Better pistons are another upgrade that’s usually recommended. Stock cast pistons can take quite a bit of abuse, but for highly modified engines they lack the strength of forged or billet pistons. The one advantage stock pistons have over forged or billet is that they can accept a steel upper ring land to prevent top ring wear. Forged or billet aluminum pistons, even when anodized or coated, can’t provide the same degree of wear resistance as a cast piston with a steel insert. For short-term use like drag racing or pulling, it probably doesn’t matter. But if an engine is going to run a long time between rebuilds or will be driven many miles on the street, steel pistons may be the only way to go. Steel is a much stronger metal than aluminum (cast, forged or billet), and can be made almost as light so the weight difference is minimal.
One innovation that’s often made on performance diesel pistons is to “de-lip” the bowl area of the piston to improve reliability. The lip around a stock combustion chamber is there to create swirl and redirect air back towards the center of the bowl. But the lip can also become a hot spot around the combustion chamber, increasing the risk of cracking and piston failure.
Piston coatings have come a long ways in recent years. These innovations include anti-scuff coatings for piston skirts, heat reflective ceramic/metallic coatings for the top of the piston and bowl area to reflect heat, hard ultrathin PVD coatings for wrist pins to reduce wear, and heat dissipating coatings applied to the underside of the piston to help cooling. Take advantage of these coatings to provide extra protection and durability for the diesel engine you are building.
Higher engine speeds also call for stiffer valve springs to prevent valve float (beehive springs, double-springs or even triple-springs with really high boost applications), as well as stiffer pushrods to minimize valvetrain flex. Roller rockers can also provide an improvement in valvetrain stability and strength over stock rockers.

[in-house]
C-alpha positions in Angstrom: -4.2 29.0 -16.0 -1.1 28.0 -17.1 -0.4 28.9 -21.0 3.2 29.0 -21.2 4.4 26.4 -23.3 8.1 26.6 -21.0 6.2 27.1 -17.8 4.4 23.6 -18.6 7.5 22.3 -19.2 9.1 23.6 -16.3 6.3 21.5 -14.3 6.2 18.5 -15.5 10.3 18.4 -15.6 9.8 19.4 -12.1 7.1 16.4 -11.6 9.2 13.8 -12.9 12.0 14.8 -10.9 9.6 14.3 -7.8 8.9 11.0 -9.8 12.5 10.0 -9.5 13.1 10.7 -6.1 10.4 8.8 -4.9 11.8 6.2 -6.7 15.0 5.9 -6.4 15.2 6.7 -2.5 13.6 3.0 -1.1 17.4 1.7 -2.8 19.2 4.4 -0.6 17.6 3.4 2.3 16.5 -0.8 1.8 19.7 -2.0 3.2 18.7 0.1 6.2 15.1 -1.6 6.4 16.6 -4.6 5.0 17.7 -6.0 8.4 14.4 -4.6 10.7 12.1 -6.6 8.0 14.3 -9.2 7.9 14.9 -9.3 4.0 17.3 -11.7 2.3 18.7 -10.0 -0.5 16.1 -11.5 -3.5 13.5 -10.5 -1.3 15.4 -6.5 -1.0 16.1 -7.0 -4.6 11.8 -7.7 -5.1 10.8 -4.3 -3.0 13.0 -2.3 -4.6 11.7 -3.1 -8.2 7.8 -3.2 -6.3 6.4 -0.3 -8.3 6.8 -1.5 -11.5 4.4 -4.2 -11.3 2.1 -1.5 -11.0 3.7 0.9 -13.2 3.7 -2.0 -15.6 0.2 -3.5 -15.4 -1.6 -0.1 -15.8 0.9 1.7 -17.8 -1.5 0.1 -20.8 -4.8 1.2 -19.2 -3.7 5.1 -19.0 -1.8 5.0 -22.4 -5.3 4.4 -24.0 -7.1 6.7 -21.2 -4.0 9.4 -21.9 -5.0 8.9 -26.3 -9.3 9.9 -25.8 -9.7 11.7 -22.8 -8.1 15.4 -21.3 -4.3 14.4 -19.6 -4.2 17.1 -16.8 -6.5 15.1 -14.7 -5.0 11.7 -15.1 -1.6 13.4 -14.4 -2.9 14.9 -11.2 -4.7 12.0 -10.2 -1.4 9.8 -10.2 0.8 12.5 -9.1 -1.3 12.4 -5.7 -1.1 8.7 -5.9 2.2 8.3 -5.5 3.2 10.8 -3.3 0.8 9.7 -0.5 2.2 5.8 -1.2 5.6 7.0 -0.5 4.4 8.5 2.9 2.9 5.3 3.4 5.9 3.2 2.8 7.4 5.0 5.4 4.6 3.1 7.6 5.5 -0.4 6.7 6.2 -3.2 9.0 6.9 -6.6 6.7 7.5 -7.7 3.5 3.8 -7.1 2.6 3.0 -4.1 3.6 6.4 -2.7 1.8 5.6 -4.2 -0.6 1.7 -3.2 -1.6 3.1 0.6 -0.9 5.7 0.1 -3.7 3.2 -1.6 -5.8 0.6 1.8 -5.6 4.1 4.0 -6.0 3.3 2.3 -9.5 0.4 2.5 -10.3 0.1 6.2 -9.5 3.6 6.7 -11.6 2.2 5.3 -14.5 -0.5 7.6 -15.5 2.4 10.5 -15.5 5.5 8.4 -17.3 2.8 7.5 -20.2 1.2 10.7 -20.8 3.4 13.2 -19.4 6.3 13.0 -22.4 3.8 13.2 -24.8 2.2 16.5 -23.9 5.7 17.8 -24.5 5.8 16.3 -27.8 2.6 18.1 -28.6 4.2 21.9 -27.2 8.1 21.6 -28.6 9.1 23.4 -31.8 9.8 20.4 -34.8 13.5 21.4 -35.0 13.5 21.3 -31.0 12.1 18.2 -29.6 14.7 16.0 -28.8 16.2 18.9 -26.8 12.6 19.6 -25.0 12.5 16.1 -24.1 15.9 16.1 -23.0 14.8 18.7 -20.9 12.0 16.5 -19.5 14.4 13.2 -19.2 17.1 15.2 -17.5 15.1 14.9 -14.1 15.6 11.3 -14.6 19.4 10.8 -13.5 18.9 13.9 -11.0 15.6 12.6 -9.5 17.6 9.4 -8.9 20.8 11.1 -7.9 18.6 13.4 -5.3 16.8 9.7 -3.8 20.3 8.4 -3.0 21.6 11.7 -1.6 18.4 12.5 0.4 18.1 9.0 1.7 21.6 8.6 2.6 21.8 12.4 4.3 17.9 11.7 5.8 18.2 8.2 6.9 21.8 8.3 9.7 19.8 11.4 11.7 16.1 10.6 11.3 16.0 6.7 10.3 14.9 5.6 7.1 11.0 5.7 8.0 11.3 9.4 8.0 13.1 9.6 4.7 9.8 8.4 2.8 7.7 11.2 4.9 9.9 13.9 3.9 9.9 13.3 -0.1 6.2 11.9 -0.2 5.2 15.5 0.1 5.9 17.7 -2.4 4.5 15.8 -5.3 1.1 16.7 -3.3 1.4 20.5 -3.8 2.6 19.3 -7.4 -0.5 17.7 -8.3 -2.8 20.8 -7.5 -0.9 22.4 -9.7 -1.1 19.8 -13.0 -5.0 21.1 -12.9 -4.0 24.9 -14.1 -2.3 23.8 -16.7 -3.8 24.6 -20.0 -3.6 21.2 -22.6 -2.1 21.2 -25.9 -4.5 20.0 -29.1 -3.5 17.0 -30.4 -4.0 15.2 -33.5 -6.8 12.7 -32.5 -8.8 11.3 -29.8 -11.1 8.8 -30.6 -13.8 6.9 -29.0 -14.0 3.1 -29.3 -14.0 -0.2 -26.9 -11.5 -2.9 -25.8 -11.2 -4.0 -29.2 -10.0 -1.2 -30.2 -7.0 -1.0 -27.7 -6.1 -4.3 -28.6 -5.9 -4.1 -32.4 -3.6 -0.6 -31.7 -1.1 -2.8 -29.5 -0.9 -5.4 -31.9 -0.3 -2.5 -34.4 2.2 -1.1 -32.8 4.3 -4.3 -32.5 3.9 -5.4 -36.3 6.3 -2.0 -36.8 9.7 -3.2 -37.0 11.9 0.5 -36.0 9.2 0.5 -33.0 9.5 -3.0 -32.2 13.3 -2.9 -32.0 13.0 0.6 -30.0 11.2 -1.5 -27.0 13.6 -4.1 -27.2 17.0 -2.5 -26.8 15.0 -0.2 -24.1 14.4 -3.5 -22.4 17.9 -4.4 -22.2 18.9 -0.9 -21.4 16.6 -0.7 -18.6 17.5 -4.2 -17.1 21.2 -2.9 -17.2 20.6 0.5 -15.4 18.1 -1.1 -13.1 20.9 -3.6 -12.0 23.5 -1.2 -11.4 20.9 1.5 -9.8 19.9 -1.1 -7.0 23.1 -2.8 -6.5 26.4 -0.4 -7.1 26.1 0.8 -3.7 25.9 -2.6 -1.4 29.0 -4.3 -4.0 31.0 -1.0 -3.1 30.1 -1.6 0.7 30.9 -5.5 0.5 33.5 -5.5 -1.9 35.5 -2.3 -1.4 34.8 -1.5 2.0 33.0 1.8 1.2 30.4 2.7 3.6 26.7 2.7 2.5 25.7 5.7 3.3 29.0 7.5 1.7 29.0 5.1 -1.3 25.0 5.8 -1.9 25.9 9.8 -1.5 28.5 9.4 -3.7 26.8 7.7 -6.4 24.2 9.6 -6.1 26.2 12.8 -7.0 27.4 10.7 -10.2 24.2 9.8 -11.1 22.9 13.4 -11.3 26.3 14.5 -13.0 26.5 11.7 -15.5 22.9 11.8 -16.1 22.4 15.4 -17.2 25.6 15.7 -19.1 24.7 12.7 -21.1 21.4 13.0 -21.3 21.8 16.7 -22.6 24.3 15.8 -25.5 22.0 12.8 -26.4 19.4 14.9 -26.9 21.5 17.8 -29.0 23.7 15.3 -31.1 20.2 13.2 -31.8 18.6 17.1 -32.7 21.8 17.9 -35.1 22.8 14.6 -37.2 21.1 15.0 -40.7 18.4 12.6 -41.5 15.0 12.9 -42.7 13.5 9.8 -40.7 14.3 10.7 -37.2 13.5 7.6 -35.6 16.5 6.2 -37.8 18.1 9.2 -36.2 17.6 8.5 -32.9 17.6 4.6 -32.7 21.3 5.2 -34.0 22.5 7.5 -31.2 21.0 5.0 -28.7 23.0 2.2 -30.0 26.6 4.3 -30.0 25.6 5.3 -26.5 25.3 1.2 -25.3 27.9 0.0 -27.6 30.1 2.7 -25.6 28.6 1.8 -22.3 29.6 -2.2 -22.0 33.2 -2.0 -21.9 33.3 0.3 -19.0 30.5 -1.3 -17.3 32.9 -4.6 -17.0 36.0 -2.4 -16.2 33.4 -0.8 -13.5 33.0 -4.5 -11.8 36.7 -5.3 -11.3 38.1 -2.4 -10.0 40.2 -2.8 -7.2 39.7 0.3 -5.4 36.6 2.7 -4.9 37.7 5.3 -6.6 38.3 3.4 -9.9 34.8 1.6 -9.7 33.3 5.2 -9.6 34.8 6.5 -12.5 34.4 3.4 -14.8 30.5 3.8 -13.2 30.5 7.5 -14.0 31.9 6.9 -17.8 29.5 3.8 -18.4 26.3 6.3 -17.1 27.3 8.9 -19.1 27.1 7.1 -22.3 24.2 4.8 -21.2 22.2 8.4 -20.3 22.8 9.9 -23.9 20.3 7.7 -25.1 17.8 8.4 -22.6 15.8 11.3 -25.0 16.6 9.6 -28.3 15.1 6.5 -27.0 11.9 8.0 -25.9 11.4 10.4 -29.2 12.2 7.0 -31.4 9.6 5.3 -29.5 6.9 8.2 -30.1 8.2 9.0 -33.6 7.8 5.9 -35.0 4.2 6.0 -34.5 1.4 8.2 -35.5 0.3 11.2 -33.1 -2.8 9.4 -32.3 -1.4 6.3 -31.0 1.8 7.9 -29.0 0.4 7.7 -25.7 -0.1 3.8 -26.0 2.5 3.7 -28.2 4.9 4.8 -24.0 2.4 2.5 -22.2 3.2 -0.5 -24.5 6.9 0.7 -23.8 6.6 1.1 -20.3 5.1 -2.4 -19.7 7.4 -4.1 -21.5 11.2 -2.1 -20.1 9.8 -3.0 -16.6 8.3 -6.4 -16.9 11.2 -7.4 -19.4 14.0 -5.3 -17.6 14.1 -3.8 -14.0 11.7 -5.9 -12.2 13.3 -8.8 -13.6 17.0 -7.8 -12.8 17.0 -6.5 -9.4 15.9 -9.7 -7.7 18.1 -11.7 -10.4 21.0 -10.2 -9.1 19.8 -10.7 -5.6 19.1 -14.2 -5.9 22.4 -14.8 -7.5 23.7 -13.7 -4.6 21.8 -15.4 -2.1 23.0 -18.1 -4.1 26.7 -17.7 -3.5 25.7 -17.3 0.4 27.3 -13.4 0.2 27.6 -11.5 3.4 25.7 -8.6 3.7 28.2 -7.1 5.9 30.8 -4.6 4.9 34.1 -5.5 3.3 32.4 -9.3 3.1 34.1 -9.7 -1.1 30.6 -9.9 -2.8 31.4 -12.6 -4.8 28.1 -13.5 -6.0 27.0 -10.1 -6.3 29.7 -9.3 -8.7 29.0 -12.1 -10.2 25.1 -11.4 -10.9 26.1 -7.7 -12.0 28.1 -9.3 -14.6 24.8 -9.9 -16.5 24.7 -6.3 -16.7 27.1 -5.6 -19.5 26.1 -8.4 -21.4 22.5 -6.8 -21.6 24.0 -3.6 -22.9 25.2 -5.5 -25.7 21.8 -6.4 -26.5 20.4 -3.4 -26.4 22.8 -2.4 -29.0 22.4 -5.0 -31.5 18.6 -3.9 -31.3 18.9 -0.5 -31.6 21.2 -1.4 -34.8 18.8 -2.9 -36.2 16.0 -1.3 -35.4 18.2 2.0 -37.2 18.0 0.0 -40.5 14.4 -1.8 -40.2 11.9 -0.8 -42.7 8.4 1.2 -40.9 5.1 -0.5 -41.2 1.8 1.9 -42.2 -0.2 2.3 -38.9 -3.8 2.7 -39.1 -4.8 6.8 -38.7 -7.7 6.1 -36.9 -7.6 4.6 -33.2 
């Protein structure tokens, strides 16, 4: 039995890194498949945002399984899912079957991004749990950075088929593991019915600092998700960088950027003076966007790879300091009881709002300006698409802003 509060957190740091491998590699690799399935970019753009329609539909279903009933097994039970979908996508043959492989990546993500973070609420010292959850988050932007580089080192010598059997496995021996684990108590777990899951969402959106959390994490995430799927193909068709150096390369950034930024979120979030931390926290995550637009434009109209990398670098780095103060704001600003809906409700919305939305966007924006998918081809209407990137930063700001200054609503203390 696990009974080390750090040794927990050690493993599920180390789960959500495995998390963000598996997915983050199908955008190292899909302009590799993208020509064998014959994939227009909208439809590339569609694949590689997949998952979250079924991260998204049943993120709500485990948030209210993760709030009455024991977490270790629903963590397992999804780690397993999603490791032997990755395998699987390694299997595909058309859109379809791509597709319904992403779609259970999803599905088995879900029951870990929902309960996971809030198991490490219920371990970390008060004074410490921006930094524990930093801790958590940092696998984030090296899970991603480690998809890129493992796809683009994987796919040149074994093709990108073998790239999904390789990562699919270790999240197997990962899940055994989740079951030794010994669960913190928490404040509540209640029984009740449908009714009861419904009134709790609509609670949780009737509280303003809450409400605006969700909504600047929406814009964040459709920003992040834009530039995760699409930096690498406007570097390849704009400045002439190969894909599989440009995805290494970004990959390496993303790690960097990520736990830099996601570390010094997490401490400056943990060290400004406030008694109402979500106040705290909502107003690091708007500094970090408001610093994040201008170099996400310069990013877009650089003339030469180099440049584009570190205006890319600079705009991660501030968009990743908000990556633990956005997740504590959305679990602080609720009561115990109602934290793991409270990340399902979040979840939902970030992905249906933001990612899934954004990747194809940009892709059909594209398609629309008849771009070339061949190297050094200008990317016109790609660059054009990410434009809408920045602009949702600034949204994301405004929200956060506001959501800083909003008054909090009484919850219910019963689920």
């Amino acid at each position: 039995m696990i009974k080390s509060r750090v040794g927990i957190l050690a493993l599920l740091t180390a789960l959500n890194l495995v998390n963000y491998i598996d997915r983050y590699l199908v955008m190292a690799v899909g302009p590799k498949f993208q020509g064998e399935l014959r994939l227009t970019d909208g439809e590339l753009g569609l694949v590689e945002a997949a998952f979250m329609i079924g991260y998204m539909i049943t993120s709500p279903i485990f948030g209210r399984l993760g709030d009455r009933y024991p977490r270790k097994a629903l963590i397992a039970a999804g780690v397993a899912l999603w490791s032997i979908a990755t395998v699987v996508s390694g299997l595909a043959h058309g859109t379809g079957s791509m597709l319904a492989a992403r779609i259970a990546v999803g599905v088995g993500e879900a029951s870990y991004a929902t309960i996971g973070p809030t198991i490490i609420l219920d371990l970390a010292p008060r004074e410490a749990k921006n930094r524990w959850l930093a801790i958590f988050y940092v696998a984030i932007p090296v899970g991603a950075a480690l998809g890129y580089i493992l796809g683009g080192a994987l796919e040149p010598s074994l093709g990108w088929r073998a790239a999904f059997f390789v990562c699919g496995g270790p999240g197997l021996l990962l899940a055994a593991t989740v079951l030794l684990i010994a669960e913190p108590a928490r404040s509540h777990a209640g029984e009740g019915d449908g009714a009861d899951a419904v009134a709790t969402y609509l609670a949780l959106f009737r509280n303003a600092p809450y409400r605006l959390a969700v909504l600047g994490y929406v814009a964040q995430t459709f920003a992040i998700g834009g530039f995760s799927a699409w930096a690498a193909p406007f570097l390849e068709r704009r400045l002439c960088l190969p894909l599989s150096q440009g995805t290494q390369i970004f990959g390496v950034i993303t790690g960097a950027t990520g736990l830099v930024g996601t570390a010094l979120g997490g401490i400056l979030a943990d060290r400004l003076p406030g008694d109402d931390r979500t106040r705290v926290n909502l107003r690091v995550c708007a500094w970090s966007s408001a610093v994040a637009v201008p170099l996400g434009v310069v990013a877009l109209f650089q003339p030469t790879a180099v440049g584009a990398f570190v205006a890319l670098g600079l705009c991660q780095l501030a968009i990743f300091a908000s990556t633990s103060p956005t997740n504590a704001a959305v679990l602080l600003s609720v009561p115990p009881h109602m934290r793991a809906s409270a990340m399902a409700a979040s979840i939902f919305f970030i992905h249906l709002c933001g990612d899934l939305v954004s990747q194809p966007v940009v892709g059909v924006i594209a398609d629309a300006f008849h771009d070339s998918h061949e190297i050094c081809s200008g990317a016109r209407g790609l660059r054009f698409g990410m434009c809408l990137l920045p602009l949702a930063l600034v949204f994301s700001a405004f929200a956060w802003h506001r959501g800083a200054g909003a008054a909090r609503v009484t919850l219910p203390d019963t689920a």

Stronger aftermarket head bolts, rod bolts and main cap bolts are also a must to help keep things together as power levels go up. To keep the head sealed to the block, a set of performance aftermarket head gaskets or even copper gaskets with O-rings may be needed to contain compression in a modified diesel engine. Installing a girdle on the bottom of the block to support the main caps can also add much needed strength.
Most of these modifications are to improve reliability so the engine doesn’t break when other power-increasing modifications are made. By themselves, none of these modifications will make any more power, but they will allow the engine to safely handle far more power than it was originally designed to handle.
The Big Bottleneck
Turbochargers can generate a lot of boost pressure to force air through relatively small intake ports and valve openings. Most stock diesel heads are designed for low RPM torque so the port volumes and valve sizes are small. Cranking up the boost pressure can push even more air through these restrictive openings, but eventually the point is reached where the stock head won’t flow more air without some major modifications. Consequently, the head becomes the bottleneck that limits the power potential of the engine.
The same porting tricks that work on gasoline heads to improve airflow also work on diesel heads. Enlarging the intake and exhaust ports, raising the ports, changing the contours and angles of the intake ports to give the incoming air a more direct shot at the valve opening, and blending and smoothing the valve bowl area with the valve seat opening can improve flow in an otherwise stock head. Installing larger diameter valves and seats can also increase airflow, as can multi-angle valve jobs.
Because fuel is injected directly into the cylinder in a diesel engine, and because the combustion chamber is recessed into the top of the piston rather than the cylinder head, swirl is a critical factor in squeezing the most power out of every injection.